I always find that I need to get out of London come Easter time (after a particularly busy few months at work) and always try to book a little minibreak out of the city. Luckily, Blai could take a few days off and so it was that at about noon last Thursday, we arrived in Hastings. I was so looking forward to seeing the sea and what 1066 Country could offer.

First, we had to feed ourselves! I had made a lunch booking at Maggie’s, an award winning fish and chip restaurant located on the Stade, Hasting’s shingle beach from which Europe’s largest beach launched fishing fleet launches each day. The restaurant wasn’t easy to find; we got directions at one of the small museums nearby on Rock-a-Nore Road. To get there, find the Stade end of the miniature railway and you’ll see a sign for Maggie’s on the first floor of a nearby building. It’s not really visible from the Rock-a-Nore Road.

We chose to split two different fishes: a single cod and chips (£6.60) and a haddock and chips (£6.30), which turned out to have two pieces of fish.

Cod and Chips

Haddock and Chips

These were excellent. Seriously, these were quite possibly the best fish and chips I’ve had to date. As you’d expect from a restaurant located on a major fishing beach, the fish was of supreme freshness and quality. And it was beautifully fried with the batter perfectly crisp and the fish perfectly tender and flaky. And the chips weren’t relegated to being the stuff on the side; these chips could also have taken centre stage. Ragged and crisp on the outside, fluffy and soft on the inside, these were just perfect chips.

We had mushy peas (£1.20) on the side, which were pretty good.

Mushy Peas

Bookings are essential, even for weekdays! The restaurant was booked fully that Thursday and people were turned away. They open very early in the morning and close after lunch.

Fully Booked

After lunch, we wandered around Hastings Old Town and somehow ended up at the top of the East Hill. From the hill, we watched as the last of the fishing boats came back to the beach. We explored the Stade after and loved looking at the boats, nets and other fishing paraphernalia. It’s no surprise the fish sold in Hastings is so fresh – more of the fishmongers are located about 100 m away from where the boats get pulled up on the shore.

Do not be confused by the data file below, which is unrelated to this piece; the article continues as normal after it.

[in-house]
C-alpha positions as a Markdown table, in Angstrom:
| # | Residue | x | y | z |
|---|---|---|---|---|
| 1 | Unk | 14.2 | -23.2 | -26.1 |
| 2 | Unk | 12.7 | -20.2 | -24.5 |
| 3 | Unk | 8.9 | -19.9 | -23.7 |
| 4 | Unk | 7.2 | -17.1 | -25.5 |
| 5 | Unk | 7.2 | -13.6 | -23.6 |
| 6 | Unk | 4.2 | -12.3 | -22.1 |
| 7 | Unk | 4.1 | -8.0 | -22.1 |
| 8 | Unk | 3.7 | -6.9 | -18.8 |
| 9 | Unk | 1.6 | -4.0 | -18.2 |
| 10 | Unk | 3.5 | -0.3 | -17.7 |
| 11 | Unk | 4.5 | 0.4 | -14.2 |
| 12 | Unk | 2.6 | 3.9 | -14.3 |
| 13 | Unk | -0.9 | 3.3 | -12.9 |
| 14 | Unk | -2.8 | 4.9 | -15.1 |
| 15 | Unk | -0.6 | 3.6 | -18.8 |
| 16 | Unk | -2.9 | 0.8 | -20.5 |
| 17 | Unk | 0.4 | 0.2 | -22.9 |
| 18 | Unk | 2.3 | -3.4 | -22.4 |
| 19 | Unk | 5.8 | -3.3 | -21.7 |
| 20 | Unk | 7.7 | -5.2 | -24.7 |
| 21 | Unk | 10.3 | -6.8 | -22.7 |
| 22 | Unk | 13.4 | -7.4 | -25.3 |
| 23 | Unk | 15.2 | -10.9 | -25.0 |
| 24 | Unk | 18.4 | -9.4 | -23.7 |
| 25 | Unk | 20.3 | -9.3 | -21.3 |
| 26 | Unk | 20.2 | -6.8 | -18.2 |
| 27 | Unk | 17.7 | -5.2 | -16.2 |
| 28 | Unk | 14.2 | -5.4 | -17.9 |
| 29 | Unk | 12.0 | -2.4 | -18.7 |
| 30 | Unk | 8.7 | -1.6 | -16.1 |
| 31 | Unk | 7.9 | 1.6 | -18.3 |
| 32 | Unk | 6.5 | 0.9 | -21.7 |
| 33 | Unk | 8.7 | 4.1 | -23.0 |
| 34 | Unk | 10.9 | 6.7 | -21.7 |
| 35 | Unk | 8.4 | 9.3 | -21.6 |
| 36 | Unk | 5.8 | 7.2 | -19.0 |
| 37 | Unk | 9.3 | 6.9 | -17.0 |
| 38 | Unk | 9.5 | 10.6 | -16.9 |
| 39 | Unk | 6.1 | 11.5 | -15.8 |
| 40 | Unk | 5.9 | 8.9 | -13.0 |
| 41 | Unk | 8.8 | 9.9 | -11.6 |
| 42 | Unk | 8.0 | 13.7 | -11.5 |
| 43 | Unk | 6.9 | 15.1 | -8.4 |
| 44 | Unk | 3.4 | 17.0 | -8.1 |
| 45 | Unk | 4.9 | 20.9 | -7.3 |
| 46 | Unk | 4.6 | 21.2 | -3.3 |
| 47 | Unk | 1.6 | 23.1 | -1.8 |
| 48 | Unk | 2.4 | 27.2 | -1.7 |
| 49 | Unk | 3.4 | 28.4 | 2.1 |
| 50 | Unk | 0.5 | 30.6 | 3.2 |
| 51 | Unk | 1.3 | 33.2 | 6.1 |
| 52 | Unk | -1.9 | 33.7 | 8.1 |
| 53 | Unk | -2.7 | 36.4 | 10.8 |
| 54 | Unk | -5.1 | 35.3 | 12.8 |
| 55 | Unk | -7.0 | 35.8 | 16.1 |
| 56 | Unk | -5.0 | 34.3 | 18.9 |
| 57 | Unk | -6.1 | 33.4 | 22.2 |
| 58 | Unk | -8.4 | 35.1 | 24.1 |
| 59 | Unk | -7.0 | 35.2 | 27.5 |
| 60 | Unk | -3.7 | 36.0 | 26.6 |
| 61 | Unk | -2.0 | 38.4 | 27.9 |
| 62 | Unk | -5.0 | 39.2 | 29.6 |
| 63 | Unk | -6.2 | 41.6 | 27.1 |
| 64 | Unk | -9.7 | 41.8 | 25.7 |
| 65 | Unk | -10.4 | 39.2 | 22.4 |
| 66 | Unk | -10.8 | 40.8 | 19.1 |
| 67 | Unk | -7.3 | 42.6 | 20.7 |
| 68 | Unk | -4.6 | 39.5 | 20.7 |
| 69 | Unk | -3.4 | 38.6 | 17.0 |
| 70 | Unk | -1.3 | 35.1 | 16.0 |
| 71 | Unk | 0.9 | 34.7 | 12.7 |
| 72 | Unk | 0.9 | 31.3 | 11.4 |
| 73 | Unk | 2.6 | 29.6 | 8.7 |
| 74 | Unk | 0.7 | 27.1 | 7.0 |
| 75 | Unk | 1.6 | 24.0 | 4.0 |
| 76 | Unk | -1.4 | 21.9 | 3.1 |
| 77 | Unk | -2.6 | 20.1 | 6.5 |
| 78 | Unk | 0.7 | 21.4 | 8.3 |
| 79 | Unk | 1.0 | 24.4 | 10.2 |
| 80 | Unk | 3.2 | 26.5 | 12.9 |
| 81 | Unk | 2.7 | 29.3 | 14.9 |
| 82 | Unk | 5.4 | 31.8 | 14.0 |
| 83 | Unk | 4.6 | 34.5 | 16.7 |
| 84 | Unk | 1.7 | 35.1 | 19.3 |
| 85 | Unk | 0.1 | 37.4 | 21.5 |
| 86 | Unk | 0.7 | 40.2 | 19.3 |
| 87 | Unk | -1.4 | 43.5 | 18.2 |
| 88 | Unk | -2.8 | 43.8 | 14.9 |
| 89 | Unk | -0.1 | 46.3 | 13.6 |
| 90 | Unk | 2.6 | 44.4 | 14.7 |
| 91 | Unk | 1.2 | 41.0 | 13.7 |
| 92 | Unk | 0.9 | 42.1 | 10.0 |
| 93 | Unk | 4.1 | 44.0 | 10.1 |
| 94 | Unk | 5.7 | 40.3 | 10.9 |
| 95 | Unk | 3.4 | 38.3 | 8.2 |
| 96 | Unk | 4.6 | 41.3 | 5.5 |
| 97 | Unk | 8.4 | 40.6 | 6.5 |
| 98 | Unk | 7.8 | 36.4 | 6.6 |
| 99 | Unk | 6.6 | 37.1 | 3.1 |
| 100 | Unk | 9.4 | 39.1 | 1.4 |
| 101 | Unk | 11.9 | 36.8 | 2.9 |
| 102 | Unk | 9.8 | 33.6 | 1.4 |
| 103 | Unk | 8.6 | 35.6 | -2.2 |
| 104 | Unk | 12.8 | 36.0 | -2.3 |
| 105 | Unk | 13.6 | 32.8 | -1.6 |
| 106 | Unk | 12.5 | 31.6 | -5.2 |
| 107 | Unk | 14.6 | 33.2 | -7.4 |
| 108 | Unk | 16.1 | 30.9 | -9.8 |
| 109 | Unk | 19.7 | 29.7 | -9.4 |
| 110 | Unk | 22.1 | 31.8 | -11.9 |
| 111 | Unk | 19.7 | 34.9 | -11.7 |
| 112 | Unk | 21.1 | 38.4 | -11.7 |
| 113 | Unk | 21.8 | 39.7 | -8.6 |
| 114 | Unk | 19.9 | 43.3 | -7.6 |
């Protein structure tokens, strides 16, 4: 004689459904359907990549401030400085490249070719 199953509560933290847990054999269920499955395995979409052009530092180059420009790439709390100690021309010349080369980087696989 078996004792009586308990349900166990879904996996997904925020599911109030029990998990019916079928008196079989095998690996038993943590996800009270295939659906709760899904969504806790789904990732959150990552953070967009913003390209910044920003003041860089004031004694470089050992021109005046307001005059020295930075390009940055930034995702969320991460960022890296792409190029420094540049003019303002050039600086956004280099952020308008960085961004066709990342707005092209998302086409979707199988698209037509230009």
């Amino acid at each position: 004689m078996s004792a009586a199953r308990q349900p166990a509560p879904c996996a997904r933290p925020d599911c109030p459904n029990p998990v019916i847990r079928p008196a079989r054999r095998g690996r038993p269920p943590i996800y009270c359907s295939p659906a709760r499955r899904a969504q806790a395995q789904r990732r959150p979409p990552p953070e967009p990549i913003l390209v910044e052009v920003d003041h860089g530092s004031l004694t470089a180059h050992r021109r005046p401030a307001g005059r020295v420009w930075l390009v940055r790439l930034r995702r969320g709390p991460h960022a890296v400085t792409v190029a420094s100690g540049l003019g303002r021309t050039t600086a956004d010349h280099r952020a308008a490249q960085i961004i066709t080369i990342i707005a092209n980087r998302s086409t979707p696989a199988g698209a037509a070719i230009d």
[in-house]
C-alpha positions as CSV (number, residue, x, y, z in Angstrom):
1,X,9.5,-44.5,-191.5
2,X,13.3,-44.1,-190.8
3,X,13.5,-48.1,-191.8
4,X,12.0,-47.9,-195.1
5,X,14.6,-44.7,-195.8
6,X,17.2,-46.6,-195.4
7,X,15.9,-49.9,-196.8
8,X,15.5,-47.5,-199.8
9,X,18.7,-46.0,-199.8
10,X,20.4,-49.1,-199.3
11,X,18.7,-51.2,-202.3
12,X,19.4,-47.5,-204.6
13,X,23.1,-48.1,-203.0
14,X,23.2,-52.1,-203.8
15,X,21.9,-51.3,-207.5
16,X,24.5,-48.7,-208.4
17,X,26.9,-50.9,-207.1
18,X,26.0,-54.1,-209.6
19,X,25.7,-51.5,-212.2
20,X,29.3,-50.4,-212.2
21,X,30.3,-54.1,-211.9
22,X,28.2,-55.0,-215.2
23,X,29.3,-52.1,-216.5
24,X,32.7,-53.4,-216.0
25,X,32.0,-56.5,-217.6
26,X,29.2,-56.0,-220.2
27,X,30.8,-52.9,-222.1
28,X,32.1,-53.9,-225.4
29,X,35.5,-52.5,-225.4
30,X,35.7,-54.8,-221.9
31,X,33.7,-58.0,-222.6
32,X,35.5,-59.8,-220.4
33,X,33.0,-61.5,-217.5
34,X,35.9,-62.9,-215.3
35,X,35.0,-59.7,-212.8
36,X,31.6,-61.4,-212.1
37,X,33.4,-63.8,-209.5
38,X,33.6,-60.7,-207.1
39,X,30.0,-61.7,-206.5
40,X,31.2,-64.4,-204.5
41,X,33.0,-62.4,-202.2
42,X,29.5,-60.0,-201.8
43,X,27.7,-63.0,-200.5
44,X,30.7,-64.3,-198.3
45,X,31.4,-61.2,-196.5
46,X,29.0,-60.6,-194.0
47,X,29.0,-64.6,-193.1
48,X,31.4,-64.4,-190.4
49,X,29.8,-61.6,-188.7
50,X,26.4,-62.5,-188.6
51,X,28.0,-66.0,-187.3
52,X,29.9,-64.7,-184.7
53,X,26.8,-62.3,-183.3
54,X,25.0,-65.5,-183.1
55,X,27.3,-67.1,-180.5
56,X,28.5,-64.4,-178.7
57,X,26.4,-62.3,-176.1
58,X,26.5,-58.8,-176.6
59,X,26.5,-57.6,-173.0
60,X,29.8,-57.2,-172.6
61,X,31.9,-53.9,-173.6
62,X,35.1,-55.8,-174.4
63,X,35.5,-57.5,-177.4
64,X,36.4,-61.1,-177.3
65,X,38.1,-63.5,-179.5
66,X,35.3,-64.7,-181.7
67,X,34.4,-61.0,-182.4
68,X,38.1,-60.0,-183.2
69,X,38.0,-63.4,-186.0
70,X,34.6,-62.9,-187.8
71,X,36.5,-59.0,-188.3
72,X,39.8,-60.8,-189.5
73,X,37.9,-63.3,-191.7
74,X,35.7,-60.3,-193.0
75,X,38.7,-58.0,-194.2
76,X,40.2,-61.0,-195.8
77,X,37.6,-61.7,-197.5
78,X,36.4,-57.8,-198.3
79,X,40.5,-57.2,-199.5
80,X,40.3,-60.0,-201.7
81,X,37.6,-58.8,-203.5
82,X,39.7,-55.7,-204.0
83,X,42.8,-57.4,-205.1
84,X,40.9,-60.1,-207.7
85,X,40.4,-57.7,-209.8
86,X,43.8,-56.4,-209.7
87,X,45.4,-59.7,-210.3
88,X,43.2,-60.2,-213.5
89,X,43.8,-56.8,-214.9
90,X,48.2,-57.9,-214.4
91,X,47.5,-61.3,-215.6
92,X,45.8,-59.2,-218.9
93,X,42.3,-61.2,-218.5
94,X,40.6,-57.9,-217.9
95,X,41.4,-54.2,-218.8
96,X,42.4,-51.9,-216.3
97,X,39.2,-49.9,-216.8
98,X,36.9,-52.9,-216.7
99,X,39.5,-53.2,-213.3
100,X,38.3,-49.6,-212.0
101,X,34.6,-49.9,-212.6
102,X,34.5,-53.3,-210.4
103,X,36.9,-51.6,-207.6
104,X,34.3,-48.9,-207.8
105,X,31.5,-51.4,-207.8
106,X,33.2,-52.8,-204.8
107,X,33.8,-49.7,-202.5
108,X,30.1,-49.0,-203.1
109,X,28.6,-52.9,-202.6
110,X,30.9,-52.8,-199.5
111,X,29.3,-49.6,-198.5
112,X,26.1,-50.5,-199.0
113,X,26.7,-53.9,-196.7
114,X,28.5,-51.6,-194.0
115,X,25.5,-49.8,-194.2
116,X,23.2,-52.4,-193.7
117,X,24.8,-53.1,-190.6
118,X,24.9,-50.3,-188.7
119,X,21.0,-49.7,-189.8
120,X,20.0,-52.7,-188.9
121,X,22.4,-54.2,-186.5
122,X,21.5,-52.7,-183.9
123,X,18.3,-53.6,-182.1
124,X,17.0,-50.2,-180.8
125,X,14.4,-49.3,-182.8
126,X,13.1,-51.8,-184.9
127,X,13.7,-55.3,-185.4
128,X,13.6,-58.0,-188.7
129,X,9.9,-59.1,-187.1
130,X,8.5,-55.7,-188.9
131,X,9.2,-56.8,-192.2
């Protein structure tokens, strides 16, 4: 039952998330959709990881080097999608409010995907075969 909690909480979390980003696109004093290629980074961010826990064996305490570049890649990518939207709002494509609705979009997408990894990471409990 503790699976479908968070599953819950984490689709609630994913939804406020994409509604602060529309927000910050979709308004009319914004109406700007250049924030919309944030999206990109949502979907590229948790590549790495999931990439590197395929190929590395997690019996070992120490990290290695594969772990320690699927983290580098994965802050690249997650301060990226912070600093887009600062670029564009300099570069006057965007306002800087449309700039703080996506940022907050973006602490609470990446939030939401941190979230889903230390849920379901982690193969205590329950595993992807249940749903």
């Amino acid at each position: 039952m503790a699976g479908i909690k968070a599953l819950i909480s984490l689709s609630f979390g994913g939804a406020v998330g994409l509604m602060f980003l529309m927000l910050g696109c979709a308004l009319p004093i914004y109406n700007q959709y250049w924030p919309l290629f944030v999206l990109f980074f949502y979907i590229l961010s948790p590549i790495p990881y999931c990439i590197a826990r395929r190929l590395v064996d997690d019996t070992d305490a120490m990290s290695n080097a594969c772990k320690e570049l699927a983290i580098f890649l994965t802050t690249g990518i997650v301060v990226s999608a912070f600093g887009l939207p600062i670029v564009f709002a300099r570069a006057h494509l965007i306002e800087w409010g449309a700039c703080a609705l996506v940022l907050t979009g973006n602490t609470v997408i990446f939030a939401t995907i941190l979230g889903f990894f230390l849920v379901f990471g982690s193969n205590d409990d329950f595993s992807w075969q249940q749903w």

Fishing Boat

Somehow, we also managed to spend one and a half hours walking along the beach and examining the shingle. I love holidays, however short they are.

For dinner, we returned to Rock-a Nore Road to Webbe’s Rock-a-Nore. While I had read good reviews of this restaurant online, the meal was a bit of a let-down. The seafood was all extremely fresh, as I’ve now come to expect from anything along Rock-a-Nore, and was all well cooked too. However, the flavours were very muted; everything was underseasoned. For example, our razor clams with garlic and herb butter didn’t taste of the potent bulb. The squid fritters pictured below were the best of the bunch with a tasty, light and crisp batter; the chillli jam on the side did suffer again from a lack of punch.

Squid Fritters with Chilli Jam

Luckily, desserts were very good; Blai had a dark chocolate and marshmallow mousse and I chose a pear and blackcurrant crumble.

Dark Chocolate and Marshmallow Mousse

Pear and Blackcurrant Crumble

Even after the improvement in the food, we couldn’t get over a feeling of not being wanted there. We had been greeted with a sneer when we entered the restaurant and service was generally missing throughout our meal. Ah well, we were on holiday and didn’t let it get to us and went back to our B&B with light hearts. And how could you not have that holiday feeling when you wake up to this view?

Low Tide

The next morning, we visited the ruins of Hastings Castle on the West Hill …

… before heading back again to Rock-a-Nore road (I love that road!) to a stand that we’d spied the day before.

Tush & Pat's

A Fishermen's Roll

This really made up for the disappointment we’d had over dinner the night before. For £2.50, you get two fillets of dab, dusted in flour and fried in olive oil, slapped into a bun. It’s simple and yet satisfying. We had one each for lunch and then split another one after a more extended walk through Hastings Country Park which we accessed via the East Hill Lift. (We came across lots of wild garlic!)

Going Down

After another stroll through the old town and then an ice cream on the beach, it was time to go home. I wasn’t going to leave empty handed though. Back to Rock-a-Nore Road (Hastings is very walkable!) to visit the Rock-a-Nore Fisheries; I’d heard that they do their own smoking on site. The hot smoked salmon immediately caught my eye and I bought a piece each of the regular, black pepper and hot chilli to take home.

Hot Smoked Salmon

We had a very simple supper when we got home: the salmon, bread and pickles. The salmon was gorgeous – all soft and moist inside – and so much better than any packaged hot smoked fish we’d ever bought at a supermarket. A great way to end our short holiday … but I’m missing all that fresh fish!

All our photos from Hastings can be found in this Flickr photoset.

Rock-a-Nore Road,
Hastings, East Sussex
TN34 3DW

Webbe’s Rock-a-Nore
1 Rock-a-Nore Road
Hastings, East Sussex
TN34 3DW

Tush & Pat’s Fishermen’s Rolls
located at the base of the East Hill Lift.
Rock-a-Nore Road
Hastings, East Sussex

Rock-a-Nore Fisheries
Rock-a-Nore Road
Hastings, East Sussex